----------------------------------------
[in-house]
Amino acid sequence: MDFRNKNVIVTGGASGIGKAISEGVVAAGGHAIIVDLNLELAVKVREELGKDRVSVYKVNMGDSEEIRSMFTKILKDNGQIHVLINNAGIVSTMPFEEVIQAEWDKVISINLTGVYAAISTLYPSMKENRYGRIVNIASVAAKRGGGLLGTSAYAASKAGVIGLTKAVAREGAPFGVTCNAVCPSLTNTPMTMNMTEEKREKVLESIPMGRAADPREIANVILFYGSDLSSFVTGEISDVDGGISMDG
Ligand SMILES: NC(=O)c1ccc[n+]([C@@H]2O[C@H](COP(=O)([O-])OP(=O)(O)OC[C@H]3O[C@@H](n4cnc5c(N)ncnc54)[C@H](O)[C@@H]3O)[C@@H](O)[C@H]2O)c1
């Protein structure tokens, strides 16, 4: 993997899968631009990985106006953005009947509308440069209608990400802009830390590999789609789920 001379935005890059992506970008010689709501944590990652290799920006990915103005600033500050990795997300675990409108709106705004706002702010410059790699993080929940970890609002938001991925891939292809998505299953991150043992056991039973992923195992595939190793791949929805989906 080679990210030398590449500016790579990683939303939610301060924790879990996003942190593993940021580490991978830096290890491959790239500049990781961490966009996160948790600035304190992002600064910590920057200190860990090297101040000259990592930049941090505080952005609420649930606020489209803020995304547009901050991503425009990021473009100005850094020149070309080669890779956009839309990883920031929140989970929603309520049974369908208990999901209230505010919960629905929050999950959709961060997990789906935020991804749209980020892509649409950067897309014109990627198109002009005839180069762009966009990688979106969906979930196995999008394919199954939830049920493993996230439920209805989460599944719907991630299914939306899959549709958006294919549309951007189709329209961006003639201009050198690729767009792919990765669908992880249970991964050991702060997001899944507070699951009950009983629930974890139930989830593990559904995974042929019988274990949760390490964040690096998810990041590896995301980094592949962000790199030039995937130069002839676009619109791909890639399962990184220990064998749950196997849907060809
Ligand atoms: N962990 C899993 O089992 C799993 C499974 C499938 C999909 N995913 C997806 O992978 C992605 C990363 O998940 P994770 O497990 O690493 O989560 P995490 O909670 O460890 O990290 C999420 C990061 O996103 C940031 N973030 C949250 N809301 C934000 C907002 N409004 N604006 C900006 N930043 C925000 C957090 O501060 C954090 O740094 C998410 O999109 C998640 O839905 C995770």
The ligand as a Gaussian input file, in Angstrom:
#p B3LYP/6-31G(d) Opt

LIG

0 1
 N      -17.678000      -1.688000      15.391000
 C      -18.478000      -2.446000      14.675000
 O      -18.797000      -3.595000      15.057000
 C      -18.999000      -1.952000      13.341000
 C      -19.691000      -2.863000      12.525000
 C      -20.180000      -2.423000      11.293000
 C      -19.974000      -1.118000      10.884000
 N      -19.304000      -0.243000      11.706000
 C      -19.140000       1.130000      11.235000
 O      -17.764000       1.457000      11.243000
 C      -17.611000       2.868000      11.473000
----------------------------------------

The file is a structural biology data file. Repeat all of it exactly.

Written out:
[in-house]
Amino acid sequence: MDFRNKNVIVTGGASGIGKAISEGVVAAGGHAIIVDLNLELAVKVREELGKDRVSVYKVNMGDSEEIRSMFTKILKDNGQIHVLINNAGIVSTMPFEEVIQAEWDKVISINLTGVYAAISTLYPSMKENRYGRIVNIASVAAKRGGGLLGTSAYAASKAGVIGLTKAVAREGAPFGVTCNAVCPSLTNTPMTMNMTEEKREKVLESIPMGRAADPREIANVILFYGSDLSSFVTGEISDVDGGISMDG
Ligand SMILES: NC(=O)c1ccc[n+]([C@@H]2O[C@H](COP(=O)([O-])OP(=O)(O)OC[C@H]3O[C@@H](n4cnc5c(N)ncnc54)[C@H](O)[C@@H]3O)[C@@H](O)[C@H]2O)c1
């Protein structure tokens, strides 16, 4: 993997899968631009990985106006953005009947509308440069209608990400802009830390590999789609789920 001379935005890059992506970008010689709501944590990652290799920006990915103005600033500050990795997300675990409108709106705004706002702010410059790699993080929940970890609002938001991925891939292809998505299953991150043992056991039973992923195992595939190793791949929805989906 080679990210030398590449500016790579990683939303939610301060924790879990996003942190593993940021580490991978830096290890491959790239500049990781961490966009996160948790600035304190992002600064910590920057200190860990090297101040000259990592930049941090505080952005609420649930606020489209803020995304547009901050991503425009990021473009100005850094020149070309080669890779956009839309990883920031929140989970929603309520049974369908208990999901209230505010919960629905929050999950959709961060997990789906935020991804749209980020892509649409950067897309014109990627198109002009005839180069762009966009990688979106969906979930196995999008394919199954939830049920493993996230439920209805989460599944719907991630299914939306899959549709958006294919549309951007189709329209961006003639201009050198690729767009792919990765669908992880249970991964050991702060997001899944507070699951009950009983629930974890139930989830593990559904995974042929019988274990949760390490964040690096998810990041590896995301980094592949962000790199030039995937130069002839676009619109791909890639399962990184220990064998749950196997849907060809
Ligand atoms: N962990 C899993 O089992 C799993 C499974 C499938 C999909 N995913 C997806 O992978 C992605 C990363 O998940 P994770 O497990 O690493 O989560 P995490 O909670 O460890 O990290 C999420 C990061 O996103 C940031 N973030 C949250 N809301 C934000 C907002 N409004 N604006 C900006 N930043 C925000 C957090 O501060 C954090 O740094 C998410 O999109 C998640 O839905 C995770």
The ligand as a Gaussian input file, in Angstrom:
#p B3LYP/6-31G(d) Opt

LIG

0 1
 N      -17.678000      -1.688000      15.391000
 C      -18.478000      -2.446000      14.675000
 O      -18.797000      -3.595000      15.057000
 C      -18.999000      -1.952000      13.341000
 C      -19.691000      -2.863000      12.525000
 C      -20.180000      -2.423000      11.293000
 C      -19.974000      -1.118000      10.884000
 N      -19.304000      -0.243000      11.706000
 C      -19.140000       1.130000      11.235000
 O      -17.764000       1.457000      11.243000
 C      -17.611000       2.868000      11.473000